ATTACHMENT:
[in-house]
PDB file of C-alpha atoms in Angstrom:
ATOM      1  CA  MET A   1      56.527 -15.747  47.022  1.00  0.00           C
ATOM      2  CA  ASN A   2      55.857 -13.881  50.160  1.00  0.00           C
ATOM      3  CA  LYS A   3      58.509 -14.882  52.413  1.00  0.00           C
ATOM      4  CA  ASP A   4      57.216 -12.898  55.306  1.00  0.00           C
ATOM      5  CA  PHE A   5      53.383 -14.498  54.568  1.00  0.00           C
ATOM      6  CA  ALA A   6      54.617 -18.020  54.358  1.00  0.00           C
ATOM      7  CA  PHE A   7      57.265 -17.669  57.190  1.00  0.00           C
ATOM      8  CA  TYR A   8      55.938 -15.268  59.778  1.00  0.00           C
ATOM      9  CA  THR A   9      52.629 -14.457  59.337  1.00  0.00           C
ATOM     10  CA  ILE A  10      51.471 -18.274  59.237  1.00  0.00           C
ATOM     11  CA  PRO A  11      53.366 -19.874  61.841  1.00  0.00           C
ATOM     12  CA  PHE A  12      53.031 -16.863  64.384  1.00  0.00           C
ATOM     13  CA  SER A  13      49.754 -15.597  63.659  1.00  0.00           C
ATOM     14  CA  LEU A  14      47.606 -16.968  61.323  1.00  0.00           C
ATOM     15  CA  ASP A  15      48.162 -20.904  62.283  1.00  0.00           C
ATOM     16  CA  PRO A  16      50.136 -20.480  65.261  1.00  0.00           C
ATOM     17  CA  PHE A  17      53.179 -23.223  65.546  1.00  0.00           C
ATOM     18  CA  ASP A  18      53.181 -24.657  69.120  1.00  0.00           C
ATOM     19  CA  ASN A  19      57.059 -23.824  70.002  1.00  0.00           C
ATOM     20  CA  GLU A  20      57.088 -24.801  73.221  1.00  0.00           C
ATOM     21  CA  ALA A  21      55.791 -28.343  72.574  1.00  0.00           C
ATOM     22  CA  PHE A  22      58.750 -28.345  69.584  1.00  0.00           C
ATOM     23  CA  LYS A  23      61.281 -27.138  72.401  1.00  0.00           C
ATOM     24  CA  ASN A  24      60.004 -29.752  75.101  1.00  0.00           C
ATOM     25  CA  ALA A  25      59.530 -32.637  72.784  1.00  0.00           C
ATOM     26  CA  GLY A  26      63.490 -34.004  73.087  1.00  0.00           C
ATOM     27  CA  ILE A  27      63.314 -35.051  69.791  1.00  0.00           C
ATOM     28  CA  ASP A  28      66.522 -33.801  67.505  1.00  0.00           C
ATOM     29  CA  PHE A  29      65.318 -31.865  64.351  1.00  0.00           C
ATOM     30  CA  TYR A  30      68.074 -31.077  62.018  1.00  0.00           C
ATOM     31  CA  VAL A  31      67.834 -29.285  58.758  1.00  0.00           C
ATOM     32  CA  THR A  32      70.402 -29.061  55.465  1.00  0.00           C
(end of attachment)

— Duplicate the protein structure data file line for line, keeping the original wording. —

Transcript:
[in-house]
PDB file of C-alpha atoms in Angstrom:
ATOM      1  CA  MET A   1      56.527 -15.747  47.022  1.00  0.00           C
ATOM      2  CA  ASN A   2      55.857 -13.881  50.160  1.00  0.00           C
ATOM      3  CA  LYS A   3      58.509 -14.882  52.413  1.00  0.00           C
ATOM      4  CA  ASP A   4      57.216 -12.898  55.306  1.00  0.00           C
ATOM      5  CA  PHE A   5      53.383 -14.498  54.568  1.00  0.00           C
ATOM      6  CA  ALA A   6      54.617 -18.020  54.358  1.00  0.00           C
ATOM      7  CA  PHE A   7      57.265 -17.669  57.190  1.00  0.00           C
ATOM      8  CA  TYR A   8      55.938 -15.268  59.778  1.00  0.00           C
ATOM      9  CA  THR A   9      52.629 -14.457  59.337  1.00  0.00           C
ATOM     10  CA  ILE A  10      51.471 -18.274  59.237  1.00  0.00           C
ATOM     11  CA  PRO A  11      53.366 -19.874  61.841  1.00  0.00           C
ATOM     12  CA  PHE A  12      53.031 -16.863  64.384  1.00  0.00           C
ATOM     13  CA  SER A  13      49.754 -15.597  63.659  1.00  0.00           C
ATOM     14  CA  LEU A  14      47.606 -16.968  61.323  1.00  0.00           C
ATOM     15  CA  ASP A  15      48.162 -20.904  62.283  1.00  0.00           C
ATOM     16  CA  PRO A  16      50.136 -20.480  65.261  1.00  0.00           C
ATOM     17  CA  PHE A  17      53.179 -23.223  65.546  1.00  0.00           C
ATOM     18  CA  ASP A  18      53.181 -24.657  69.120  1.00  0.00           C
ATOM     19  CA  ASN A  19      57.059 -23.824  70.002  1.00  0.00           C
ATOM     20  CA  GLU A  20      57.088 -24.801  73.221  1.00  0.00           C
ATOM     21  CA  ALA A  21      55.791 -28.343  72.574  1.00  0.00           C
ATOM     22  CA  PHE A  22      58.750 -28.345  69.584  1.00  0.00           C
ATOM     23  CA  LYS A  23      61.281 -27.138  72.401  1.00  0.00           C
ATOM     24  CA  ASN A  24      60.004 -29.752  75.101  1.00  0.00           C
ATOM     25  CA  ALA A  25      59.530 -32.637  72.784  1.00  0.00           C
ATOM     26  CA  GLY A  26      63.490 -34.004  73.087  1.00  0.00           C
ATOM     27  CA  ILE A  27      63.314 -35.051  69.791  1.00  0.00           C
ATOM     28  CA  ASP A  28      66.522 -33.801  67.505  1.00  0.00           C
ATOM     29  CA  PHE A  29      65.318 -31.865  64.351  1.00  0.00           C
ATOM     30  CA  TYR A  30      68.074 -31.077  62.018  1.00  0.00           C
ATOM     31  CA  VAL A  31      67.834 -29.285  58.758  1.00  0.00           C
ATOM     32  CA  THR A  32      70.402 -29.061  55.465  1.00  0.00           C